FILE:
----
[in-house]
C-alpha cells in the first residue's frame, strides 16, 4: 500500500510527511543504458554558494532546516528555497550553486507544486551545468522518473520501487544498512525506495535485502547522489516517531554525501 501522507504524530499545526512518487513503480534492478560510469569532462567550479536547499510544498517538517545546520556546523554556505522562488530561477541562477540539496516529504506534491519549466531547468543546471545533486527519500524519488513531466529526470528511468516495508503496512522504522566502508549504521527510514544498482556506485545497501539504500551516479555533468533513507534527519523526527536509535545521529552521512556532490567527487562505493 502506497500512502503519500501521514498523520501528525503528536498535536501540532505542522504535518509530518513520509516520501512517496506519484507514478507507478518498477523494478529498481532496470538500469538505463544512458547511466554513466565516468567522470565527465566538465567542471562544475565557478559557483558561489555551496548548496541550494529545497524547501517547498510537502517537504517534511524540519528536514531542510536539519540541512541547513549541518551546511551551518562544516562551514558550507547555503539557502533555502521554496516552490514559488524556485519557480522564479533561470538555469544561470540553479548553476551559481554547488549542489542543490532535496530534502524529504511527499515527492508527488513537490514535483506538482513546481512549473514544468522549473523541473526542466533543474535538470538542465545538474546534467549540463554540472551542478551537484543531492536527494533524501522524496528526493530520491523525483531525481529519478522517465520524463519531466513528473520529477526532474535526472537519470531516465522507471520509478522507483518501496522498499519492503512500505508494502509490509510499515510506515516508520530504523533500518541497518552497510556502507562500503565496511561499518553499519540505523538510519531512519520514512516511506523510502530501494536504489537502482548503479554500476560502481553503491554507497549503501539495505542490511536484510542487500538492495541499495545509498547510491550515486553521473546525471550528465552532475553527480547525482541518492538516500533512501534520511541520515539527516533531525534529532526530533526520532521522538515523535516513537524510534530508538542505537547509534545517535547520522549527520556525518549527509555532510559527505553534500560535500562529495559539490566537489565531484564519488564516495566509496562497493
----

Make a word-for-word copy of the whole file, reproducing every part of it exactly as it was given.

[in-house]
C-alpha cells in the first residue's frame, strides 16, 4: 500500500510527511543504458554558494532546516528555497550553486507544486551545468522518473520501487544498512525506495535485502547522489516517531554525501 501522507504524530499545526512518487513503480534492478560510469569532462567550479536547499510544498517538517545546520556546523554556505522562488530561477541562477540539496516529504506534491519549466531547468543546471545533486527519500524519488513531466529526470528511468516495508503496512522504522566502508549504521527510514544498482556506485545497501539504500551516479555533468533513507534527519523526527536509535545521529552521512556532490567527487562505493 502506497500512502503519500501521514498523520501528525503528536498535536501540532505542522504535518509530518513520509516520501512517496506519484507514478507507478518498477523494478529498481532496470538500469538505463544512458547511466554513466565516468567522470565527465566538465567542471562544475565557478559557483558561489555551496548548496541550494529545497524547501517547498510537502517537504517534511524540519528536514531542510536539519540541512541547513549541518551546511551551518562544516562551514558550507547555503539557502533555502521554496516552490514559488524556485519557480522564479533561470538555469544561470540553479548553476551559481554547488549542489542543490532535496530534502524529504511527499515527492508527488513537490514535483506538482513546481512549473514544468522549473523541473526542466533543474535538470538542465545538474546534467549540463554540472551542478551537484543531492536527494533524501522524496528526493530520491523525483531525481529519478522517465520524463519531466513528473520529477526532474535526472537519470531516465522507471520509478522507483518501496522498499519492503512500505508494502509490509510499515510506515516508520530504523533500518541497518552497510556502507562500503565496511561499518553499519540505523538510519531512519520514512516511506523510502530501494536504489537502482548503479554500476560502481553503491554507497549503501539495505542490511536484510542487500538492495541499495545509498547510491550515486553521473546525471550528465552532475553527480547525482541518492538516500533512501534520511541520515539527516533531525534529532526530533526520532521522538515523535516513537524510534530508538542505537547509534545517535547520522549527520556525518549527509555532510559527505553534500560535500562529495559539490566537489565531484564519488564516495566509496562497493